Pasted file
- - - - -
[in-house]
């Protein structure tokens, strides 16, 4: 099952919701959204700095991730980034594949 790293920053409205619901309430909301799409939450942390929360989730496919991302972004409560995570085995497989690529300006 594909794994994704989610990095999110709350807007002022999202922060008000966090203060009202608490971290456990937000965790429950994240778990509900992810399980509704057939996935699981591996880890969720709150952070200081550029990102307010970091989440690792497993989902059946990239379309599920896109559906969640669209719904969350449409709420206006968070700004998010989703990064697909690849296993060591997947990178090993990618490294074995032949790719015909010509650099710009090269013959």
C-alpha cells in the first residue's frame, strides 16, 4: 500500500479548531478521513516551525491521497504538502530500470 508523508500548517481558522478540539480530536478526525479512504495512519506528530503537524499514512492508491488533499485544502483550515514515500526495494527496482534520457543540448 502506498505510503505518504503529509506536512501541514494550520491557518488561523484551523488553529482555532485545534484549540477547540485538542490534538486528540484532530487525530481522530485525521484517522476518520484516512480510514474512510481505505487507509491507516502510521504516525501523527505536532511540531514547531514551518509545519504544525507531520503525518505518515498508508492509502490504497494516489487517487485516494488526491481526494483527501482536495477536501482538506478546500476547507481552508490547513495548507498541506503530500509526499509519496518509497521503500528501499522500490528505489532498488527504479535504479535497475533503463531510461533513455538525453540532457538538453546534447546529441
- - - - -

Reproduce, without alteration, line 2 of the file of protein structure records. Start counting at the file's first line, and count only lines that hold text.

């Protein structure tokens, strides 16, 4: 099952919701959204700095991730980034594949 790293920053409205619901309430909301799409939450942390929360989730496919991302972004409560995570085995497989690529300006 594909794994994704989610990095999110709350807007002022999202922060008000966090203060009202608490971290456990937000965790429950994240778990509900992810399980509704057939996935699981591996880890969720709150952070200081550029990102307010970091989440690792497993989902059946990239379309599920896109559906969640669209719904969350449409709420206006968070700004998010989703990064697909690849296993060591997947990178090993990618490294074995032949790719015909010509650099710009090269013959």